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To empower students, we must take them seriously

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LETTERS: Empowering students begins with giving them a voice and the opportunity to show what they can do.

Motivated students would likely become leaders, serve the community, and tackle local and world issues.

To inculcate leadership, certain characteristics must be nurtured from an early age. As children, we were carefree and did not have the responsibility of making big decisions.

At home, many of us relied on our parents to tell us what to do. At school, we followed our teachers' instructions. These practices make us less independent and fall into the "yes-man" syndrome.

Since the younger generation are going to be the leaders of tomorrow, the habit of making decisions and voicing opinions should be nurtured at the university level.

The government in general and the Higher Education Ministry specifically have noticed students' ability to contribute fresh and innovative ideas for the country's development. They have been supportive of student empowerment efforts for many years.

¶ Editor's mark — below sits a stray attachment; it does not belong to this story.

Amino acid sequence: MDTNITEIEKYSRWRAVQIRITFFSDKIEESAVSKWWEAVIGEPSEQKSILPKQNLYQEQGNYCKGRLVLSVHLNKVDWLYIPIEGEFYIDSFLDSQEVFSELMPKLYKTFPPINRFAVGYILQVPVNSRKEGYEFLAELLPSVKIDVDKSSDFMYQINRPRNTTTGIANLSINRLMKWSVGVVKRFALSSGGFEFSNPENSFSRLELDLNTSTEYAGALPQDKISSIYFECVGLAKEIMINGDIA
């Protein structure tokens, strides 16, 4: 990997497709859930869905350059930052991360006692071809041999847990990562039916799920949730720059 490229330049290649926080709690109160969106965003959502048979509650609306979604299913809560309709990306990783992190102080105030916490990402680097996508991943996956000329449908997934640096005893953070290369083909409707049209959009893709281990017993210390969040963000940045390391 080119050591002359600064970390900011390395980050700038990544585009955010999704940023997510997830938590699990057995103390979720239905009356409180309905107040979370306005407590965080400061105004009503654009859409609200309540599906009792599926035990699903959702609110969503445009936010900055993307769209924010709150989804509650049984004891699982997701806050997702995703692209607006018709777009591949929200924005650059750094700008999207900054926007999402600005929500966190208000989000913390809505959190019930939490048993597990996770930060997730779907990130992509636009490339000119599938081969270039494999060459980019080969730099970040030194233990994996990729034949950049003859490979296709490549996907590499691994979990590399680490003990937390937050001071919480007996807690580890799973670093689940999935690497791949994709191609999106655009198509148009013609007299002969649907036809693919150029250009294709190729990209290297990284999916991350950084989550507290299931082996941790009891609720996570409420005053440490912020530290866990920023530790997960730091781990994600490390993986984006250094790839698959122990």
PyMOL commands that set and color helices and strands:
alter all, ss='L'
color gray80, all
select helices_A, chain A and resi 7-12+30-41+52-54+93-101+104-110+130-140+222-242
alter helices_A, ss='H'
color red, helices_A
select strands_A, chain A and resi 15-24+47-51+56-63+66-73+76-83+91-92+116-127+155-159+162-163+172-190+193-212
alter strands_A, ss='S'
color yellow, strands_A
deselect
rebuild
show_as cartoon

Last year, the ministry received 11 proposals from the Malaysian National Student Representative Council (MPPK). To date, four out of 11 proposals have been executed.

They are:

MPPK lauded the government's support for students to participate in university management meetings. Most importantly, they were allowed to make decisions on student issues.

They have also been given the responsibility of managing certain university events, such as the annual convocation. These steps are essential in moulding students' character and in showcasing their potential.

There is a demand for universities to prepare students for the real world. This effort should be strategised and implemented in stages, beginning with their involvement in the smallest to the most prominent events and organisations.

As students, we feel empowered when our voices are heard and taken seriously. With the support of the ministry and universities, we will confidently step into the working world and make our dreams a reality.

MUHAMMAD AIZUDDIN HARIF
Student, Universiti Sultan Zainal Abidin


The views expressed in this article are the author's own and do not necessarily reflect those of the New Straits Times